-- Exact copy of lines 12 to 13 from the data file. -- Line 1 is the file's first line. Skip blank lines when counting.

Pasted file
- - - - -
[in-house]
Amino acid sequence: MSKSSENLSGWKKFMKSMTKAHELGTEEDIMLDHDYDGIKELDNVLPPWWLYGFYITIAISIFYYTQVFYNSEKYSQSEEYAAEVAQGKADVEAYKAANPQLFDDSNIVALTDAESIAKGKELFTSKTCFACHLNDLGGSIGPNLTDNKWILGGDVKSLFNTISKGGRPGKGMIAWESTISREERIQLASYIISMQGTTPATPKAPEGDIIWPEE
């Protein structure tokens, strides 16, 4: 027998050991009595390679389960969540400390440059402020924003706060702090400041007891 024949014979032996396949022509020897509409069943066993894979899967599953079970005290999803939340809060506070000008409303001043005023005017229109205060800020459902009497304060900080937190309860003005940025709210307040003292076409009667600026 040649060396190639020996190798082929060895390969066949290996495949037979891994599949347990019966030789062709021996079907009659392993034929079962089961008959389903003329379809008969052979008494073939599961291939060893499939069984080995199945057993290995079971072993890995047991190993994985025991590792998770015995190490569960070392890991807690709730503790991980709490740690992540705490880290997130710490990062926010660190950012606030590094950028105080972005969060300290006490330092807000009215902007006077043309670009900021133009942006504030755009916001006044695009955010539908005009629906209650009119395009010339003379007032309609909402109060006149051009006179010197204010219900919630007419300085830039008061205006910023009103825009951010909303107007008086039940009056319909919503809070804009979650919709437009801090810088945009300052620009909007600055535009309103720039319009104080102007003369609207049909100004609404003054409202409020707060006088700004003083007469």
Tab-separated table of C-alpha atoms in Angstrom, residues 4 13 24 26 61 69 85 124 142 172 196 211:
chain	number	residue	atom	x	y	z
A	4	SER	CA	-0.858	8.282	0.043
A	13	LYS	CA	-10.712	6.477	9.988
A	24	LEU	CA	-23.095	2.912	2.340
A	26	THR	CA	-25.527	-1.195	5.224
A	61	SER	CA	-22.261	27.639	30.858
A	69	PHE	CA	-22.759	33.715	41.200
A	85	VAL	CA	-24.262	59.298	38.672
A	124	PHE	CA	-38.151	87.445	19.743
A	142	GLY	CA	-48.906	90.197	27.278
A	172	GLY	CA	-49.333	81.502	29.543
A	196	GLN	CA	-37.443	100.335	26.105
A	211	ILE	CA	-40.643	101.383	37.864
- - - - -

A	85	VAL	CA	-24.262	59.298	38.672
A	124	PHE	CA	-38.151	87.445	19.743